Valentine for Michigan

Feb 14, 2011

Well, it’s Valentine’s Day, and Mother Nature has shown Michigan a little love, at least. The temperature this morning was about forty degrees warmer than just a few days ago.

That makes a considerable difference when you have a puppy who wants to go for a mile and a half walk every morning, regardless of the weather. Nevertheless, Michigan needs all the love it can get.

We’ve had a bruising year, and unfortunately, this is shaping up as a week when we’ll be shown a lot of tough love, with the accent on the word tough. The Obama Administration started that before dawn this morning, when the President’s budget began to leak out. He’s proposing to cut a key federal environmental program, the Great Lakes Restoration Initiative, by twenty-five percent.

This is a program that was designed to dredge old industrial waste out of the lake beds, upgrade and improve sewer systems, and perhaps most importantly, fight invasive species.

This is especially dismaying since the President himself is from our neighboring Great Lakes state of Illinois. But if this makes you worry about the lakes, and plan on looking to the GOP majority in the House of Representatives for relief, you might be best advised to forget it.

They want to cut the budget even more. All this makes me fear that the real winner of the midterm elections may turn out to have been the Asian carp, which, if it gets established in the Great Lakes, could effectively destroy the fishing industry.

We are bound to get another jolt three days from now, when Governor Rick Snyder unveils his first budget. For years, we seem to have operated as though the state’s official song was “Don’t worry, be happy.”  Our lawmakers couldn’t decide whether to cut spending or raise taxes, so they did neither. Now the cupboard really is bare.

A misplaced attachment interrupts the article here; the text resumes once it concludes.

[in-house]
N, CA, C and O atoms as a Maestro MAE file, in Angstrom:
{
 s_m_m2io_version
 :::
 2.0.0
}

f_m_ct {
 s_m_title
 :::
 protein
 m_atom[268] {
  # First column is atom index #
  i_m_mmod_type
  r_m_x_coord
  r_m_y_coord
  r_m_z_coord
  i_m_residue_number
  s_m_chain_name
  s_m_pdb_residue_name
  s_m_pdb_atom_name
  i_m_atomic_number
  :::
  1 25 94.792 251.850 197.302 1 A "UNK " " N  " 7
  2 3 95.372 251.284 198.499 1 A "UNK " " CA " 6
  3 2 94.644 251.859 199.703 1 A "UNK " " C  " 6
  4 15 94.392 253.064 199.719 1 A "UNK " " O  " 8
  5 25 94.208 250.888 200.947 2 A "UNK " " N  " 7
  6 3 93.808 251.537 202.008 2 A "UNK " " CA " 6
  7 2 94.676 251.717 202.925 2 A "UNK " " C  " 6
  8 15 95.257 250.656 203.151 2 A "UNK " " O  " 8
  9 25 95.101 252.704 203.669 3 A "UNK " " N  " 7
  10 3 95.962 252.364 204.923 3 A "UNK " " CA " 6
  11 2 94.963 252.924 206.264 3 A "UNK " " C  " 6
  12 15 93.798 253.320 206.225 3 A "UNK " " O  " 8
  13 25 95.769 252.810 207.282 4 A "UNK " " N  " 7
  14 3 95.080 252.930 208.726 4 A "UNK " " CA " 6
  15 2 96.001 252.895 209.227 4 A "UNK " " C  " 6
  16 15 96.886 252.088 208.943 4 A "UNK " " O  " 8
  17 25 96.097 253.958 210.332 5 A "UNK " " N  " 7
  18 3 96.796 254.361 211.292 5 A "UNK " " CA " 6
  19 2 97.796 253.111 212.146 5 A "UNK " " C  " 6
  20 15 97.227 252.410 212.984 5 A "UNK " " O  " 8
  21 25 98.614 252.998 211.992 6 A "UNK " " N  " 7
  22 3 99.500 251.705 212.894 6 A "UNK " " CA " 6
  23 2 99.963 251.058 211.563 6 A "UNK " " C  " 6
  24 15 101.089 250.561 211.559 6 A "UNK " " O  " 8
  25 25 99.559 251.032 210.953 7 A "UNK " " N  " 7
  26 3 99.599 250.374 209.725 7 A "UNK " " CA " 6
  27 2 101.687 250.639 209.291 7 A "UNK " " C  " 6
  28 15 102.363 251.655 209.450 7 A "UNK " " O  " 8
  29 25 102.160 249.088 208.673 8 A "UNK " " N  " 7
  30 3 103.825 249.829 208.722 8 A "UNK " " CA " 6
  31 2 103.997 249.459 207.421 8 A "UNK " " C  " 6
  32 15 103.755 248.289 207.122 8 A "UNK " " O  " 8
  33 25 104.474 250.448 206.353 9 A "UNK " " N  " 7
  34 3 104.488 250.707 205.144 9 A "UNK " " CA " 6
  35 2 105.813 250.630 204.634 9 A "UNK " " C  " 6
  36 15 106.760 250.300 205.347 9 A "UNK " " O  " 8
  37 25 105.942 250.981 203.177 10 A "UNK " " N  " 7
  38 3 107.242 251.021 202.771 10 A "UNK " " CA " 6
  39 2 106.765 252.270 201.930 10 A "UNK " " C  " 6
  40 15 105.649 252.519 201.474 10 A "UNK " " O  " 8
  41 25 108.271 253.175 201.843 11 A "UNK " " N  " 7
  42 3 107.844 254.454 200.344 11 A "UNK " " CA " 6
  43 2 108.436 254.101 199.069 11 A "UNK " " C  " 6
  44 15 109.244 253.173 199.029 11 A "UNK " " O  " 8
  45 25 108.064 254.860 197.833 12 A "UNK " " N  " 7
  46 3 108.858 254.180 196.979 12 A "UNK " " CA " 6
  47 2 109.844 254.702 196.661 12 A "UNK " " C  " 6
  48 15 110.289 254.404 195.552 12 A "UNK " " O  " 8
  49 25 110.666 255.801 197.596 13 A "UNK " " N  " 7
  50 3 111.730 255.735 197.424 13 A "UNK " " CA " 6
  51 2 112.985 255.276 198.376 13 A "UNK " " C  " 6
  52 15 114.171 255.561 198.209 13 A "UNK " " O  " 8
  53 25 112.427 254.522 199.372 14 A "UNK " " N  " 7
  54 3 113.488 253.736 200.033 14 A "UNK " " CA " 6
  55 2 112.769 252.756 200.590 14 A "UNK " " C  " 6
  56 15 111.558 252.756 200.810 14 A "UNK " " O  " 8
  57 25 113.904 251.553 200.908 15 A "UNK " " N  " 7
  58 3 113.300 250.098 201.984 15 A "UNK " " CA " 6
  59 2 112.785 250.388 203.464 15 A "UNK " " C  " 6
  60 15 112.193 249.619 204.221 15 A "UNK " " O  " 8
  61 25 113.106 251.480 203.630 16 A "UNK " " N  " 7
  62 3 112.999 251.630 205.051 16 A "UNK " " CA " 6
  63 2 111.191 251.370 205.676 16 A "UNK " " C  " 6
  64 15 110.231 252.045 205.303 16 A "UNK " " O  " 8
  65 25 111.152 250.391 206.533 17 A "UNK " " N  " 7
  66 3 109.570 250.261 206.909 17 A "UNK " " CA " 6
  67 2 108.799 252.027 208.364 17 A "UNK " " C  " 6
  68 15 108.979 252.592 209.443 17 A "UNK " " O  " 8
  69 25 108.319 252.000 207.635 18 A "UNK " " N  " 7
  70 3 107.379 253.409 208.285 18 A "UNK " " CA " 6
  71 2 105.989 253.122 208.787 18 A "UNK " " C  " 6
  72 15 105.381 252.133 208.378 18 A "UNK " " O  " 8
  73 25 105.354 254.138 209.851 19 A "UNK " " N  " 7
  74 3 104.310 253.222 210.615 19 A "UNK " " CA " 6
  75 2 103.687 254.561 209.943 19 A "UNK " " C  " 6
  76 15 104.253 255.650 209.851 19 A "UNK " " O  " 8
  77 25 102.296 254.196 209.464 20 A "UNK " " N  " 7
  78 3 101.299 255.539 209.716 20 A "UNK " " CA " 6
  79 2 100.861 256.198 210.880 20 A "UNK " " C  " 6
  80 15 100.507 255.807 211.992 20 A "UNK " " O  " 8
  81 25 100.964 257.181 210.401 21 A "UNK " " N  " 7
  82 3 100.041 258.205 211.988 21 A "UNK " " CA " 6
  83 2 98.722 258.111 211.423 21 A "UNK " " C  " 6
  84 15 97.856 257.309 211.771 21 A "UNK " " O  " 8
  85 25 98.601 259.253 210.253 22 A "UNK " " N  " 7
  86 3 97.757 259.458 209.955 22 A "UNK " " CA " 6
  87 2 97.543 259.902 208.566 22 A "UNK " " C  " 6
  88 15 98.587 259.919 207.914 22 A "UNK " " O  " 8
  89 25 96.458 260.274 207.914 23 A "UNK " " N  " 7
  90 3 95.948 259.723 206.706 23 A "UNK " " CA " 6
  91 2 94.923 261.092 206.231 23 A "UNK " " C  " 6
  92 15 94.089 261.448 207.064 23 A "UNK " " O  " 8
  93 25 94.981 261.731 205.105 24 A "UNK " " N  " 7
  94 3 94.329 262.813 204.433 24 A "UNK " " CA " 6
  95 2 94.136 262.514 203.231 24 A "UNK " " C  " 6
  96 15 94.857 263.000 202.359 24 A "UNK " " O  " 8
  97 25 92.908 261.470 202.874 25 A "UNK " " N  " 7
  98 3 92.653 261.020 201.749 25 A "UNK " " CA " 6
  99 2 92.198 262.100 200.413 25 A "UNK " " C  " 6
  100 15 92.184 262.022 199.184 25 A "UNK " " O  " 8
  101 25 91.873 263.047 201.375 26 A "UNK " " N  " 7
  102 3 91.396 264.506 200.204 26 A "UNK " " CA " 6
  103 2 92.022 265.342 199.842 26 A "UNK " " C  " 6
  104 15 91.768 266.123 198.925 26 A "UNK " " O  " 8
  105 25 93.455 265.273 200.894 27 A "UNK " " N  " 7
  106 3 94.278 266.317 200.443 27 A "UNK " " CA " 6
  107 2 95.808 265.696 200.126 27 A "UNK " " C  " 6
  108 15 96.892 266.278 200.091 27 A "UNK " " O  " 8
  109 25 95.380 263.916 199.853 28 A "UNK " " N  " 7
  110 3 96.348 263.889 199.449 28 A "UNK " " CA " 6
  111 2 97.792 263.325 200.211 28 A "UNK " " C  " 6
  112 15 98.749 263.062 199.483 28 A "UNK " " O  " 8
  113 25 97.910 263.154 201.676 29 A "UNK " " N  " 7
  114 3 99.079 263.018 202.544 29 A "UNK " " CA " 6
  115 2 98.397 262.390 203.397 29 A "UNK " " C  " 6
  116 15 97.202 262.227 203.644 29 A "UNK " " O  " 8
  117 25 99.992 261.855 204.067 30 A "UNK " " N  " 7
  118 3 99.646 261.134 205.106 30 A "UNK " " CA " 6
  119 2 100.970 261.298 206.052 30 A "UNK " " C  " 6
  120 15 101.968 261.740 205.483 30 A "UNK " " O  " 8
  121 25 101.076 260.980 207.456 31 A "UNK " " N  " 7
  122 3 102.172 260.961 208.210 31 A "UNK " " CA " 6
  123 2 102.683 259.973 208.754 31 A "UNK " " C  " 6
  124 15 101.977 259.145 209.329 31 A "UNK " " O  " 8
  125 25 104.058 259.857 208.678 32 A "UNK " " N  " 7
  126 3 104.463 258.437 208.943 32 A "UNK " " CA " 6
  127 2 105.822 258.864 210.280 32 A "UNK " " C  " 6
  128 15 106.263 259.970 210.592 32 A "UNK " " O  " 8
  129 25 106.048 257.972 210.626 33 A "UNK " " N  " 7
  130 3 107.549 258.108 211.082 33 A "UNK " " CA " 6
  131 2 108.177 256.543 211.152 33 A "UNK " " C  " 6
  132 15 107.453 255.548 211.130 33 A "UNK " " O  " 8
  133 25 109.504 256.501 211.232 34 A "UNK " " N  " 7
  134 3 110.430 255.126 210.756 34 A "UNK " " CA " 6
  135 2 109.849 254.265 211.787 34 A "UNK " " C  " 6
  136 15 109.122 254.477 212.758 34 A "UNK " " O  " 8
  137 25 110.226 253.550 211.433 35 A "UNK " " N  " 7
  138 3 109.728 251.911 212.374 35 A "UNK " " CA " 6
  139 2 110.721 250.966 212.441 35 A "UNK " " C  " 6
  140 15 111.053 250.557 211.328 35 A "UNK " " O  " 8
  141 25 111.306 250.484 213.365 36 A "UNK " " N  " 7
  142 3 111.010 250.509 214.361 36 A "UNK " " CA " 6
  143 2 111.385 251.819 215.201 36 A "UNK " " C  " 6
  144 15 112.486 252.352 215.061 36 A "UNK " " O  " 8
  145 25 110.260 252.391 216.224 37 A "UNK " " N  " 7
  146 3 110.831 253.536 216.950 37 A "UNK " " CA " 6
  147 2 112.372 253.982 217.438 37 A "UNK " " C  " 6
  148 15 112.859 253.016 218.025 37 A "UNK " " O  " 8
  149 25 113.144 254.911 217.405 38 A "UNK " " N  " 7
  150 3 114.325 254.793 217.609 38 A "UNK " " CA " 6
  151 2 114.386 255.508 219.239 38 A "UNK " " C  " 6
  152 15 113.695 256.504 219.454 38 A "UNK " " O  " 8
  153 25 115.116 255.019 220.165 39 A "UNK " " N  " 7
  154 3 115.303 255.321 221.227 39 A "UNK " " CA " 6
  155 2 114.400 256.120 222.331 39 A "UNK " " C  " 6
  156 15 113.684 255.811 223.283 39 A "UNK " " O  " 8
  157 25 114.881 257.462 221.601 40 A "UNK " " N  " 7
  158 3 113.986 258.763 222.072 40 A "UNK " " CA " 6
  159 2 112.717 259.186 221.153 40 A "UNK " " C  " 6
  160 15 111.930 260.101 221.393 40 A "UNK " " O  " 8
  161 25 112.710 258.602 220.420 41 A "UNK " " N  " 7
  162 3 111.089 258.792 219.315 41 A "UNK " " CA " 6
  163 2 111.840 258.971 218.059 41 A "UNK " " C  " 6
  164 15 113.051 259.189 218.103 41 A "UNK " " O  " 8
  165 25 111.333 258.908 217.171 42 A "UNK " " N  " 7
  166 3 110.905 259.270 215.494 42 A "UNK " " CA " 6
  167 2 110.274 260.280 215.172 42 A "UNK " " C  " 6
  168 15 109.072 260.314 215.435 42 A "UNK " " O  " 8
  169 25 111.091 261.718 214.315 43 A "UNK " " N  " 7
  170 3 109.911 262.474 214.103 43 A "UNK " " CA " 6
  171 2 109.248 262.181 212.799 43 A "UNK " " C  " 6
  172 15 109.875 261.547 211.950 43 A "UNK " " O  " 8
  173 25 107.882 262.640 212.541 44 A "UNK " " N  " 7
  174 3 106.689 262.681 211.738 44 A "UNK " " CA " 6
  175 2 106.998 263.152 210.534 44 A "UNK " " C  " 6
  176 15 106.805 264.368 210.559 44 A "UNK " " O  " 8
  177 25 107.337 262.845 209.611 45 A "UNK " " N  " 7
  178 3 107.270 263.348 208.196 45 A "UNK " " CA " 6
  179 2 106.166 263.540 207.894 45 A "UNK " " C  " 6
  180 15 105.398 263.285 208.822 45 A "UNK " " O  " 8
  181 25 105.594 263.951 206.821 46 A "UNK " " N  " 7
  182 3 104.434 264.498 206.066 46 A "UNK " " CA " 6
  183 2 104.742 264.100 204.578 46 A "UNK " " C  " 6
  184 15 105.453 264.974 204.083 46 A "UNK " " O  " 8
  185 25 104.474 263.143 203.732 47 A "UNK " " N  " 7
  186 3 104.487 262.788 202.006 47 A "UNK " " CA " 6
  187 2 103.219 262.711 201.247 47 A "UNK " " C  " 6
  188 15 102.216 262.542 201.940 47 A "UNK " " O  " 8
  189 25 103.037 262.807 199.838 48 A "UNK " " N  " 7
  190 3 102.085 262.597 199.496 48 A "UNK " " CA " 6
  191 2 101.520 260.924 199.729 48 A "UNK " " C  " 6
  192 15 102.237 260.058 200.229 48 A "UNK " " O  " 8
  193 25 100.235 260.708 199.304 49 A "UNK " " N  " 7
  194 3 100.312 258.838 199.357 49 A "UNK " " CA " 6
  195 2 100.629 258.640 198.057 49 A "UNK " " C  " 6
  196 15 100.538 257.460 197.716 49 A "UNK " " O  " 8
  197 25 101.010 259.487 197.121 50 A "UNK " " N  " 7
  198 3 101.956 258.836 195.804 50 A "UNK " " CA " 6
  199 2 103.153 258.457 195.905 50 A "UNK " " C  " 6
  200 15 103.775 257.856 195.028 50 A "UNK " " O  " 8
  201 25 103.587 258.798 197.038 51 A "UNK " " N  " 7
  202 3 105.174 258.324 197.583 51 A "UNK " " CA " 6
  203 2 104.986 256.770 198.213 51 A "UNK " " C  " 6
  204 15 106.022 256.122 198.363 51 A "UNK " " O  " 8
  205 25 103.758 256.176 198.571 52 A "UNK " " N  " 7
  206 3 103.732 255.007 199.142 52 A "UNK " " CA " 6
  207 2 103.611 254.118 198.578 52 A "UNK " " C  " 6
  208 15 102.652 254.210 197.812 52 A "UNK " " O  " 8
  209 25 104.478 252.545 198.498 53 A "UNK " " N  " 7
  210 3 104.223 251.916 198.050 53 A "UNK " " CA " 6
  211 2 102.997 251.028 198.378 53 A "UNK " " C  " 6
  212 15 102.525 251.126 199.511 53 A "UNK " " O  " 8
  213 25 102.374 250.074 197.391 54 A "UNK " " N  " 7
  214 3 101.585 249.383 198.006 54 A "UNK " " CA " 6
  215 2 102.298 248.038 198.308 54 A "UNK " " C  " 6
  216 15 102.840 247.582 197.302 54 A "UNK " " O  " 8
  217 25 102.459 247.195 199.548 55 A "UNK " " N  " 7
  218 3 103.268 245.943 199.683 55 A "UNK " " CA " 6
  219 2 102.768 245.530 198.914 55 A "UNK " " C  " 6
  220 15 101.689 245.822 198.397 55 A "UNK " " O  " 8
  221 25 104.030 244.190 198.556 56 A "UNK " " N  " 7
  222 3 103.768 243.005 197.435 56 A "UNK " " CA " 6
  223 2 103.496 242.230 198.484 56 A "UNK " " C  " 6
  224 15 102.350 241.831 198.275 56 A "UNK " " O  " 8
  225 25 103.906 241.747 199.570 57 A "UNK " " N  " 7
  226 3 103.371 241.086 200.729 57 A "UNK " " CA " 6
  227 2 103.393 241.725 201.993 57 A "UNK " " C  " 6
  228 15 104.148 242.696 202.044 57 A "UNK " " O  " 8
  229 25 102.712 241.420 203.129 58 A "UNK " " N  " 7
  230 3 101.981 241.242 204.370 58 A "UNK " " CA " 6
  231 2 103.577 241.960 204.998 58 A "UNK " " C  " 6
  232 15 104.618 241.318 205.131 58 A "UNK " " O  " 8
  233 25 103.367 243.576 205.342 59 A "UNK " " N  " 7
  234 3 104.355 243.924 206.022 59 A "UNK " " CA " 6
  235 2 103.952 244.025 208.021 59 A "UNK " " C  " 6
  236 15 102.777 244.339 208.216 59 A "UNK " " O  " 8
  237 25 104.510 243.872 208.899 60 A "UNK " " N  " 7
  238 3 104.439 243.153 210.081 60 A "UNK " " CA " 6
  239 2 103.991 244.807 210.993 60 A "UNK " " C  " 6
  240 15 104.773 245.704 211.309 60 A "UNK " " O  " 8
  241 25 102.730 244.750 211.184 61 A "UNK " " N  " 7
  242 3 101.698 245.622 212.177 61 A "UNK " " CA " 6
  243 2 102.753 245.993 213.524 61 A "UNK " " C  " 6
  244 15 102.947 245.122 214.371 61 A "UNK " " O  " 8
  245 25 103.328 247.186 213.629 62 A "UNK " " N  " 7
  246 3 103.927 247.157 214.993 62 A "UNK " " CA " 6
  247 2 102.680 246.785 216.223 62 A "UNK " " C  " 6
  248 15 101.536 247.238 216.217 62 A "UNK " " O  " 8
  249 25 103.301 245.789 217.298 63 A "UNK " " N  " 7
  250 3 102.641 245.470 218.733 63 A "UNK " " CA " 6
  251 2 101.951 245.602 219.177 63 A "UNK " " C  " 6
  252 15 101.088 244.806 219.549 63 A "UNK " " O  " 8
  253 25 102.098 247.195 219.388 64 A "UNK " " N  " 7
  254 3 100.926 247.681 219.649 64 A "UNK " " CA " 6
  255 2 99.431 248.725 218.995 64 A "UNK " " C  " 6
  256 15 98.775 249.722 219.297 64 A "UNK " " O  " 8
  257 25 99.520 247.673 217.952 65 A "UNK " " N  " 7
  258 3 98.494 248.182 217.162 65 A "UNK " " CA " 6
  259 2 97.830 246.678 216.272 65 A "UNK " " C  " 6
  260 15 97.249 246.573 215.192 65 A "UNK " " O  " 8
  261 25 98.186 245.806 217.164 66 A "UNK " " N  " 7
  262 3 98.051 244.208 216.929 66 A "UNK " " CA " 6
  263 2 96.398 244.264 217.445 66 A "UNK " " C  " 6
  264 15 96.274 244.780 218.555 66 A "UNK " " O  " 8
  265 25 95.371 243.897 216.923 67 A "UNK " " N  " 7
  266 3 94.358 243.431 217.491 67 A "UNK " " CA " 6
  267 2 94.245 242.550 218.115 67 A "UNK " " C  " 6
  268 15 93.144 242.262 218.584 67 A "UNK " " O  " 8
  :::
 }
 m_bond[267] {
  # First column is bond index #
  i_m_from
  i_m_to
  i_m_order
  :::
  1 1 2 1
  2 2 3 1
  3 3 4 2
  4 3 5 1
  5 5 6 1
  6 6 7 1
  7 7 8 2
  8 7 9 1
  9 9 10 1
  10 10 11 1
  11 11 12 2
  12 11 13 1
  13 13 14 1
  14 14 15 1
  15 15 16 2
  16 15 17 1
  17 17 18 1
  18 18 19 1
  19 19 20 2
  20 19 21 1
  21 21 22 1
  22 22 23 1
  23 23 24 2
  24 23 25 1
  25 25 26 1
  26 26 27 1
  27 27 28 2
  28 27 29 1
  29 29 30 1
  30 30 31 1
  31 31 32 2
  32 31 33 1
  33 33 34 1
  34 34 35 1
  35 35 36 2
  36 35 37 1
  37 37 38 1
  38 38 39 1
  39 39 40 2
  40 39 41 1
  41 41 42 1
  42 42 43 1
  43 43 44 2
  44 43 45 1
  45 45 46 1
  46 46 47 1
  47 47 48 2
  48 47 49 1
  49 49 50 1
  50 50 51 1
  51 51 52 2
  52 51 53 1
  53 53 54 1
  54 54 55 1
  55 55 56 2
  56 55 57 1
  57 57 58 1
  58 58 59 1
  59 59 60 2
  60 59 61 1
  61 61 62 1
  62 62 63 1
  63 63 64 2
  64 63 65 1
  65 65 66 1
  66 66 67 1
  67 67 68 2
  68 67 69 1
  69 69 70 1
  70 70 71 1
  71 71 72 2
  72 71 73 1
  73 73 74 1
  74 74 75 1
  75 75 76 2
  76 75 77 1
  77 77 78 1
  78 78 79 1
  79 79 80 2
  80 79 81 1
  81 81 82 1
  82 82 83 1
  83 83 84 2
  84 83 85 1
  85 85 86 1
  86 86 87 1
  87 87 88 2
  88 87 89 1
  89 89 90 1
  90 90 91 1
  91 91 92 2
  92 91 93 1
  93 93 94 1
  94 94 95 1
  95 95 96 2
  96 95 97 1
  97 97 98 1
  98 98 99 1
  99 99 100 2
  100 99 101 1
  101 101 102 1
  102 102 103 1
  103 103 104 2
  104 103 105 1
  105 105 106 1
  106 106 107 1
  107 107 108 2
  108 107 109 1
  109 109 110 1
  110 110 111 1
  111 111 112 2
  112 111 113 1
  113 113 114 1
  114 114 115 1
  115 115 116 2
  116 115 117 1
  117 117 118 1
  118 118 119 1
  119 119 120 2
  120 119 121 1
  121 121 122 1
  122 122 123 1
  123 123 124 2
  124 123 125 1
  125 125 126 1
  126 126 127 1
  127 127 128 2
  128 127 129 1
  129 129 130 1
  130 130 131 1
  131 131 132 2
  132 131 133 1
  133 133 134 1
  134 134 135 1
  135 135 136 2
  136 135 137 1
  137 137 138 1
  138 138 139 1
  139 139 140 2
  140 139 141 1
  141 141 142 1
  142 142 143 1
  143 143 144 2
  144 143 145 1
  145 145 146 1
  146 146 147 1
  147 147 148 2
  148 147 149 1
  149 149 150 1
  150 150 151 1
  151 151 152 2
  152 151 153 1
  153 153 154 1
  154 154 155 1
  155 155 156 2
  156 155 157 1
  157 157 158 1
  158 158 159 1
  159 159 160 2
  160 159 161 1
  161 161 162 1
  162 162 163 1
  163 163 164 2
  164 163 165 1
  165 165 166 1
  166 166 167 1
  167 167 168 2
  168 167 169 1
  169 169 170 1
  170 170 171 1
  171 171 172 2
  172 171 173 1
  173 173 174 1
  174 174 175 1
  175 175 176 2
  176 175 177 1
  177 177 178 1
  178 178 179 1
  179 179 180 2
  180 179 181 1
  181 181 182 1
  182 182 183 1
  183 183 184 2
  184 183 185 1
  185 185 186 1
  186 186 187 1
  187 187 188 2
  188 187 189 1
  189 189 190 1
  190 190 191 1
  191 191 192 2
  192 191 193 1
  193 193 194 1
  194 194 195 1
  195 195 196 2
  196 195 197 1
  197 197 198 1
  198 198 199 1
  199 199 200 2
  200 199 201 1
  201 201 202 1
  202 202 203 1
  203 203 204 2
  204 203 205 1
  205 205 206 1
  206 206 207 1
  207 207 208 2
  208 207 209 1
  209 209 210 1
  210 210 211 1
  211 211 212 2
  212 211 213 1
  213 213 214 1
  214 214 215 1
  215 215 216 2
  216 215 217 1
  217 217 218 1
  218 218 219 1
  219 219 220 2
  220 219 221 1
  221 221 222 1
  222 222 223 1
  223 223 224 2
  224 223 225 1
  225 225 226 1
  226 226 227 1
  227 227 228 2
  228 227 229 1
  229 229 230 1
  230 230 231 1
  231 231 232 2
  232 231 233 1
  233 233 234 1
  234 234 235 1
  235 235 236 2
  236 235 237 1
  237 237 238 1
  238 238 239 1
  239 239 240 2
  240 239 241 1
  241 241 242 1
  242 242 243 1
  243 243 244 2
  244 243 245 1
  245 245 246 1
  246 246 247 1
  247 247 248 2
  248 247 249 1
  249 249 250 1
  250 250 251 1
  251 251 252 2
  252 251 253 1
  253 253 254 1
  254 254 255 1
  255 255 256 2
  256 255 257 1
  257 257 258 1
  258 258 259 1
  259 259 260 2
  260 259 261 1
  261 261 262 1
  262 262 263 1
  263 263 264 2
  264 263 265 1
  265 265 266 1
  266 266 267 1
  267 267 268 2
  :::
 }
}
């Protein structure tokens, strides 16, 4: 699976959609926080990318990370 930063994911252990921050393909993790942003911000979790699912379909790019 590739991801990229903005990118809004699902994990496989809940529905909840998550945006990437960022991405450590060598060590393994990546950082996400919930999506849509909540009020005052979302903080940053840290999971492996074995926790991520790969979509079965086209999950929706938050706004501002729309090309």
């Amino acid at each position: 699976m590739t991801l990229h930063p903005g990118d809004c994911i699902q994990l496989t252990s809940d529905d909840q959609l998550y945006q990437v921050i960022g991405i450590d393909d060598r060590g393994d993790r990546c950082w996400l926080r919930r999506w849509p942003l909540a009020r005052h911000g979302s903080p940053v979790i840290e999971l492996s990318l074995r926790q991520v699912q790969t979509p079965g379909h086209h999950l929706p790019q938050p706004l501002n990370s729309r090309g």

We’ve got a nearly two billion dollar deficit, and it doesn’t seem likely that the administration plans to seek any new revenue.

So don’t go looking for caviar or Godiva chocolates from Lansing. It’s going to be an austere kind of year.

Which, if it pays off in the long run, may be the best Valentine’s Day present of all. Last year, I made a speech to a large retiree group around Valentine‘s Day. Afterwards, some sweet elderly lady told me that if I wasn’t attached, I would be a really good catch. I don’t think so, I said.

My hair is gray, I am pushing sixty, and my muscle tone is not something that causes people to suggest iron man contests.

Sadly, she agreed. “True,” she said, “But you’ve got what every women in this state wants today.” What’s that? I asked.

“You’ve got a job,” she said.  That, apparently, is sex appeal today, Michigan style. Well, what nobody disputes is that we need a lot more jobs. Some of us will get, or give, chocolate and flowers today, and that’s as it should be.

But it would be the best Valentine’s present of all if some of this week’s tough medicine pays off in the form of more jobs next year. That’s the kind of love our state really needs to see spread around.